Many of them have been working full-time jobs -- I have a student who works as a nurse's aid in one of our local hospitals; and another who is helping to support five siblings -- and others have problems just getting to the campus, due to transportation issues. One student is working with the sole laptop shared by his father and his siblings.

This is nothing new -- ever since I started teaching, economic issues have kept students from doing their work. And we have an emergency fund now, which gives mini-grants to students who have sudden, relatively small problems (a flat tire, a broken laptop).

It's still discouraging, though. How can someone who is working 40 hours a week (or more) have time to be a good, or even decent, student? And our emergency fund can't fix that.

Sunday, April 24, 2022

Weather Report

 It was summer for a couple of days, but now it is raining again -- a boom of thunder woke me this morning -- and tomorrow it will be cold again. This, as you may imagine, is my favorite sort of weather, especially when I can spend the next two days drinking coffee and writing.

Well, I do have to read papers in the evening. But we are two weeks from the end of the semester, and then I can spend the entire summer drinking coffee and writing my novels. We have almost reached paradise, y'all!

Saturday, April 23, 2022

What Twitter Was Made for

I'm a sucker for these: 

My First Review at Asimov's

My first review at Asimov's is live. You can read it here.

I review these books: 

Zen Cho, Blackwater Sister

C.L. Clark, The Unbroken

Rivers Solomon, Sorrowland

Melissa Scott, Water Horse

Becky Chambers, The Galaxy, and the Ground Within

Katherine Addison, The Witness for the Dead

Ryka Aoki, Light from Uncommon Stars

James Patrick Kelly, First Law of Thermodynamics

Justin Key, Spider King

Octavia Butler: Kindred, Fledgling, and Collected Stories

Honni Van Rijswijk, Breeder

The next On Books by me comes out in November!

Wednesday, April 20, 2022

What I'm Watching

It's the end of the semester, and I'm reading not just papers but revisions of papers -- 68 students in my three Comp II classes, and all of them are turning in a ten page research paper with citations. I have to read the papers, I have to check their citations, I have to give feedback. Then half of the students change one thing (or nothing) and resubmit and I have to send them gentle notes advising them not to try that bullshit on me.

But anyway! In the evenings, I have been watching, among other things, Severance, which is on Apple TV. (You can get it for six dollars a month as a "special deal." ) I thought this was a grim and depressing TV show about life in an office, and in fact it is!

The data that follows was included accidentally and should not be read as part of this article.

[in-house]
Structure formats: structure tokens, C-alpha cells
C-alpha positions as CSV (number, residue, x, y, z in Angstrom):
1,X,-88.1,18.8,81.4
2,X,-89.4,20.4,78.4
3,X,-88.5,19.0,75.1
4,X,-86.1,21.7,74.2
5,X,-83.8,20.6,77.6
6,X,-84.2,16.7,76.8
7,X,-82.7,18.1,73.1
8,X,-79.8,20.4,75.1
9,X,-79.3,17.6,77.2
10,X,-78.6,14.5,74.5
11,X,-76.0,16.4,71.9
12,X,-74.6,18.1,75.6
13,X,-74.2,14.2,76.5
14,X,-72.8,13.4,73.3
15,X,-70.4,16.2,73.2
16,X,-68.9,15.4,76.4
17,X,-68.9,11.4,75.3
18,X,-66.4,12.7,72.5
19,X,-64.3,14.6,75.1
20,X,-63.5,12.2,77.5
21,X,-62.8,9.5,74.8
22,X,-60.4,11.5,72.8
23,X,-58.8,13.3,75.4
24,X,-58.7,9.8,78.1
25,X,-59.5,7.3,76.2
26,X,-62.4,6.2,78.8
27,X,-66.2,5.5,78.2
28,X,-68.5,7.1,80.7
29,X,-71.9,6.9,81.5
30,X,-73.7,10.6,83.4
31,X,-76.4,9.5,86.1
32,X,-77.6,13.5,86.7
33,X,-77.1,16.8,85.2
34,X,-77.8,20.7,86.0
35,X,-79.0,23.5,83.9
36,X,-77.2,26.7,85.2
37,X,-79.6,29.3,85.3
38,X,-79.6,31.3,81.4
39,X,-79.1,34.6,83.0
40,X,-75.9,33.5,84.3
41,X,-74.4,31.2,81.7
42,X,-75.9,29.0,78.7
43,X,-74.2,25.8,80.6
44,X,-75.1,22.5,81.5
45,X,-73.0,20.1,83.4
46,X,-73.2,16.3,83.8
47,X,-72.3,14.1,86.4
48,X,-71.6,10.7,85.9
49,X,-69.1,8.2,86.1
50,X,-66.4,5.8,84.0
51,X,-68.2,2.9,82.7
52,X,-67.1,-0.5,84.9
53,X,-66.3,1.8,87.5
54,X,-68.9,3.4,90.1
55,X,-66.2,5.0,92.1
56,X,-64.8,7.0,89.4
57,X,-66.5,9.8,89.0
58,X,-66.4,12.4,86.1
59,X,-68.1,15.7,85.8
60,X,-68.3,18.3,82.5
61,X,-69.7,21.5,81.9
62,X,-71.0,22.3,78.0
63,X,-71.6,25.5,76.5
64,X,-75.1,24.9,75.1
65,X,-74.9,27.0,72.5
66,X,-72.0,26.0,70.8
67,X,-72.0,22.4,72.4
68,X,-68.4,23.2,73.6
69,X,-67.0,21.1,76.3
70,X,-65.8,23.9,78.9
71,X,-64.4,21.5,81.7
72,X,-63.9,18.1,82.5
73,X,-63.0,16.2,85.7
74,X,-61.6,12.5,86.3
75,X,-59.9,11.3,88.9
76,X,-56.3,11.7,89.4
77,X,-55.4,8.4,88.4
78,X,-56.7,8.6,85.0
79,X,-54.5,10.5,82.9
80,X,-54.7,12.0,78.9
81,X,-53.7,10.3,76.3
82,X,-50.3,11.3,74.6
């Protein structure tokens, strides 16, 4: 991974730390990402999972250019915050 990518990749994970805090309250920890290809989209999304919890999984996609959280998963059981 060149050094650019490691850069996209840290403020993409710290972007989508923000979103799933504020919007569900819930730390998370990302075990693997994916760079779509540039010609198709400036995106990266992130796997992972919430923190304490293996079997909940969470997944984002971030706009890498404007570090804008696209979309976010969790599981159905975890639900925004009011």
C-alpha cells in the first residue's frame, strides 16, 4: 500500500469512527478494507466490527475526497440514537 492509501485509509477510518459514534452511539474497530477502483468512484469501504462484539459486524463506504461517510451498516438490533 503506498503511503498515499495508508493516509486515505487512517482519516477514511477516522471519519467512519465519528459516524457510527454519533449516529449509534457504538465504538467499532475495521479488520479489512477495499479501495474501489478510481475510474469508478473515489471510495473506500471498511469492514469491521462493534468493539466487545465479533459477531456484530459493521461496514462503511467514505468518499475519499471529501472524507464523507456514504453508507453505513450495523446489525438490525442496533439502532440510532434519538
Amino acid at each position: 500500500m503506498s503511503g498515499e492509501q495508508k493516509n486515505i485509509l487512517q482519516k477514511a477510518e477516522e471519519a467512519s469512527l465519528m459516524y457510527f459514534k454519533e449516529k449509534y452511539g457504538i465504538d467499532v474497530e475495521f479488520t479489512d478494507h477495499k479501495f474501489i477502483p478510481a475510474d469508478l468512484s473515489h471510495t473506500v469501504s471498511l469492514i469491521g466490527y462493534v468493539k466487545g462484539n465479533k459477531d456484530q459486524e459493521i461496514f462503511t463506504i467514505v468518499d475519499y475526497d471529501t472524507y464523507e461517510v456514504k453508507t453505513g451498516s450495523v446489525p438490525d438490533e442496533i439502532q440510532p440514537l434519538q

But it's also a SF show about a new procedure that lets you "sever" your work self from your not-at-work self, and goes hard in its critique of pure capitalism. I can't say you'll exactly like it, but it's fascinating and definitely worth watching. Also, gay Christopher Walken. Need I say more?

The final season of The Last Kingdom dropped. It was engaging, and Uhtred finally reclaims Bebbanburg, but it left a lot of open doors. I hear there's going to be a movie. This is a series, btw, about King Alfred and his heirs as they fight the Vikings and unify England. It's also about Uhtred of Bebbanburg, his friends, and his family. A lot of good women characters in this one, and it shows clearly how the Christian religion/cult warped history. Very much worth watching, and there are five seasons, so there's your next six months sorted.

Arcane is an animated series on Netflix, with some beautiful animation and worldbuilding. Apparently based on a video game? You can't tell, except for now and then there's a weird focus on fighting. This one is set in a city that has two levels, the wealthy in the upper city and the poor and disenfranchised down in the "lanes." We follow a handful of characters, some from the the city, some from the lanes, as an invention by a technological genius -- one which couples magic to weapons -- changes the balance of power. Nice writing and characterization, too. Only the first season is out so far.

Russian Doll has just dropped its second season. Russian Doll, you'll remember, is the Netflix show about a woman caught in a time loop -- she keeps living the same miserable night, over and over. It was really good, and won a bunch of awards, so I see why they wanted another swing. Also the lead actor is great. I can't think what they're going to do, exactly. I've got this one on my queue. so technically I'm not watching it yet.

Call the Midwife Season 10 is out on Netflix. We've reached 1967, I think. I still like this show, but it's utterly soap opera. Also I miss Chummy. She was the best. According to Wikipedia, Season 11 is out in England. 

I rewatched the Kiera Knightly Pride and Prejudice, and have decided this is my favorite P&P. Sorry, Colin Firth.